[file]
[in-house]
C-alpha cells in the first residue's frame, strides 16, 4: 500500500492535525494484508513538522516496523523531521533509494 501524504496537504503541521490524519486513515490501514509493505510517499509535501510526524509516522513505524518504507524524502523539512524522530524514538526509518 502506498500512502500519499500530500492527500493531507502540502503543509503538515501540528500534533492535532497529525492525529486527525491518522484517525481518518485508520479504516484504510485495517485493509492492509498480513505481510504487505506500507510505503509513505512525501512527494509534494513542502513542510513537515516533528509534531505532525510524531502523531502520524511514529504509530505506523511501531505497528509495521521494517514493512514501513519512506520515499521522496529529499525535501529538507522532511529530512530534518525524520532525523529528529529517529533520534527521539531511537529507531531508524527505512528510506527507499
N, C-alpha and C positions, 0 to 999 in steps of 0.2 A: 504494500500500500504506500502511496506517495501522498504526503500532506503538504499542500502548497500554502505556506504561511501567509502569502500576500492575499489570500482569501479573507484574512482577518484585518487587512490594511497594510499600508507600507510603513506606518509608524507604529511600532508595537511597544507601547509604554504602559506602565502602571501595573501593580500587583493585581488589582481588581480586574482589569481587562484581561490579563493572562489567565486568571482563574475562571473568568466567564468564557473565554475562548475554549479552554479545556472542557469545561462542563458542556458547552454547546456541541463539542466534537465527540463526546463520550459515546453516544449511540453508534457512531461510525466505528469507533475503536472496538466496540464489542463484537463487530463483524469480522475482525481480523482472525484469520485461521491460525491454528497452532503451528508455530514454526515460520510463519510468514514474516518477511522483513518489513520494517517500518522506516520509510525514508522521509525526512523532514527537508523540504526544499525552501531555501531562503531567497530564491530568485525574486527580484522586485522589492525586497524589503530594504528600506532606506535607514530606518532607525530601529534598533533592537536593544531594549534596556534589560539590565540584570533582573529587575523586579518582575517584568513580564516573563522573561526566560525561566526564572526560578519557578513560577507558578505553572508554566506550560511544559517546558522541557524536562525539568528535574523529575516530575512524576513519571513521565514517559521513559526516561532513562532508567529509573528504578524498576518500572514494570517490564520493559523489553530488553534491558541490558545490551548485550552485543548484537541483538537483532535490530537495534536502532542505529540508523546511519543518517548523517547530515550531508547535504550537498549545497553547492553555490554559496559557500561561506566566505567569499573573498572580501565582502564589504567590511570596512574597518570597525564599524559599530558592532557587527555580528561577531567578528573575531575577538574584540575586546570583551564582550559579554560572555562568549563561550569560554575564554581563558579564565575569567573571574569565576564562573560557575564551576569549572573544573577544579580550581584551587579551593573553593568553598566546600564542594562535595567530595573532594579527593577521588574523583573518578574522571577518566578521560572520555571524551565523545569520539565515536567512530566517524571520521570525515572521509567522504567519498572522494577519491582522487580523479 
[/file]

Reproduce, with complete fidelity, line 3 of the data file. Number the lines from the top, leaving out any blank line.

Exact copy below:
N, C-alpha and C positions, 0 to 999 in steps of 0.2 A: 504494500500500500504506500502511496506517495501522498504526503500532506503538504499542500502548497500554502505556506504561511501567509502569502500576500492575499489570500482569501479573507484574512482577518484585518487587512490594511497594510499600508507600507510603513506606518509608524507604529511600532508595537511597544507601547509604554504602559506602565502602571501595573501593580500587583493585581488589582481588581480586574482589569481587562484581561490579563493572562489567565486568571482563574475562571473568568466567564468564557473565554475562548475554549479552554479545556472542557469545561462542563458542556458547552454547546456541541463539542466534537465527540463526546463520550459515546453516544449511540453508534457512531461510525466505528469507533475503536472496538466496540464489542463484537463487530463483524469480522475482525481480523482472525484469520485461521491460525491454528497452532503451528508455530514454526515460520510463519510468514514474516518477511522483513518489513520494517517500518522506516520509510525514508522521509525526512523532514527537508523540504526544499525552501531555501531562503531567497530564491530568485525574486527580484522586485522589492525586497524589503530594504528600506532606506535607514530606518532607525530601529534598533533592537536593544531594549534596556534589560539590565540584570533582573529587575523586579518582575517584568513580564516573563522573561526566560525561566526564572526560578519557578513560577507558578505553572508554566506550560511544559517546558522541557524536562525539568528535574523529575516530575512524576513519571513521565514517559521513559526516561532513562532508567529509573528504578524498576518500572514494570517490564520493559523489553530488553534491558541490558545490551548485550552485543548484537541483538537483532535490530537495534536502532542505529540508523546511519543518517548523517547530515550531508547535504550537498549545497553547492553555490554559496559557500561561506566566505567569499573573498572580501565582502564589504567590511570596512574597518570597525564599524559599530558592532557587527555580528561577531567578528573575531575577538574584540575586546570583551564582550559579554560572555562568549563561550569560554575564554581563558579564565575569567573571574569565576564562573560557575564551576569549572573544573577544579580550581584551587579551593573553593568553598566546600564542594562535595567530595573532594579527593577521588574523583573518578574522571577518566578521560572520555571524551565523545569520539565515536567512530566517524571520521570525515572521509567522504567519498572522494577519491582522487580523479 